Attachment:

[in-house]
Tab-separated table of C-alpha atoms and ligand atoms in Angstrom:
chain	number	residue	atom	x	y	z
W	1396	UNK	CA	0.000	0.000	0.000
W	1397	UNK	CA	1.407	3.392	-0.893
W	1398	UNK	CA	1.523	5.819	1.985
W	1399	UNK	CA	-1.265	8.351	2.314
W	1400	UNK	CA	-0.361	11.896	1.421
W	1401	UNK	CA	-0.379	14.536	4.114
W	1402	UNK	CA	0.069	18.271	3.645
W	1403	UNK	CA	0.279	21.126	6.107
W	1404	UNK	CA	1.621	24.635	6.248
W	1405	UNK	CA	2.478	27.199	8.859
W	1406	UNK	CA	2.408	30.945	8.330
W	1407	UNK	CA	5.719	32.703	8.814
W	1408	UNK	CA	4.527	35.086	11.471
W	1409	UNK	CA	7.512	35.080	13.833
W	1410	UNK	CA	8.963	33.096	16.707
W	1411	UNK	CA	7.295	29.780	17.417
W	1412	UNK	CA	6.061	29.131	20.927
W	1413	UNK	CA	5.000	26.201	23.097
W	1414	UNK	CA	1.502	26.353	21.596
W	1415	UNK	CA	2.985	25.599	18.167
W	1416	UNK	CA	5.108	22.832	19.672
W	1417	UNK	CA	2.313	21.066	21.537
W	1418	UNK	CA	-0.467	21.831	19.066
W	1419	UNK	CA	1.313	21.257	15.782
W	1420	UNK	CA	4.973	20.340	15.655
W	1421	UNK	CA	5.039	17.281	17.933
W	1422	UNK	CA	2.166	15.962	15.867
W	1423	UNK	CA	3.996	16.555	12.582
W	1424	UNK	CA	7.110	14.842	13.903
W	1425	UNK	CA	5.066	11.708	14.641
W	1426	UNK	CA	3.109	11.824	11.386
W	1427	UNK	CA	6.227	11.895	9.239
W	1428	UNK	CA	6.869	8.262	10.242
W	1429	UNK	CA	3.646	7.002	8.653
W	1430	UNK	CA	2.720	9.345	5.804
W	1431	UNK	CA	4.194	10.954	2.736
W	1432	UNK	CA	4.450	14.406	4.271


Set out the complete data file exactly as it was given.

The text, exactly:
[in-house]
Tab-separated table of C-alpha atoms and ligand atoms in Angstrom:
chain	number	residue	atom	x	y	z
W	1396	UNK	CA	0.000	0.000	0.000
W	1397	UNK	CA	1.407	3.392	-0.893
W	1398	UNK	CA	1.523	5.819	1.985
W	1399	UNK	CA	-1.265	8.351	2.314
W	1400	UNK	CA	-0.361	11.896	1.421
W	1401	UNK	CA	-0.379	14.536	4.114
W	1402	UNK	CA	0.069	18.271	3.645
W	1403	UNK	CA	0.279	21.126	6.107
W	1404	UNK	CA	1.621	24.635	6.248
W	1405	UNK	CA	2.478	27.199	8.859
W	1406	UNK	CA	2.408	30.945	8.330
W	1407	UNK	CA	5.719	32.703	8.814
W	1408	UNK	CA	4.527	35.086	11.471
W	1409	UNK	CA	7.512	35.080	13.833
W	1410	UNK	CA	8.963	33.096	16.707
W	1411	UNK	CA	7.295	29.780	17.417
W	1412	UNK	CA	6.061	29.131	20.927
W	1413	UNK	CA	5.000	26.201	23.097
W	1414	UNK	CA	1.502	26.353	21.596
W	1415	UNK	CA	2.985	25.599	18.167
W	1416	UNK	CA	5.108	22.832	19.672
W	1417	UNK	CA	2.313	21.066	21.537
W	1418	UNK	CA	-0.467	21.831	19.066
W	1419	UNK	CA	1.313	21.257	15.782
W	1420	UNK	CA	4.973	20.340	15.655
W	1421	UNK	CA	5.039	17.281	17.933
W	1422	UNK	CA	2.166	15.962	15.867
W	1423	UNK	CA	3.996	16.555	12.582
W	1424	UNK	CA	7.110	14.842	13.903
W	1425	UNK	CA	5.066	11.708	14.641
W	1426	UNK	CA	3.109	11.824	11.386
W	1427	UNK	CA	6.227	11.895	9.239
W	1428	UNK	CA	6.869	8.262	10.242
W	1429	UNK	CA	3.646	7.002	8.653
W	1430	UNK	CA	2.720	9.345	5.804
W	1431	UNK	CA	4.194	10.954	2.736
W	1432	UNK	CA	4.450	14.406	4.271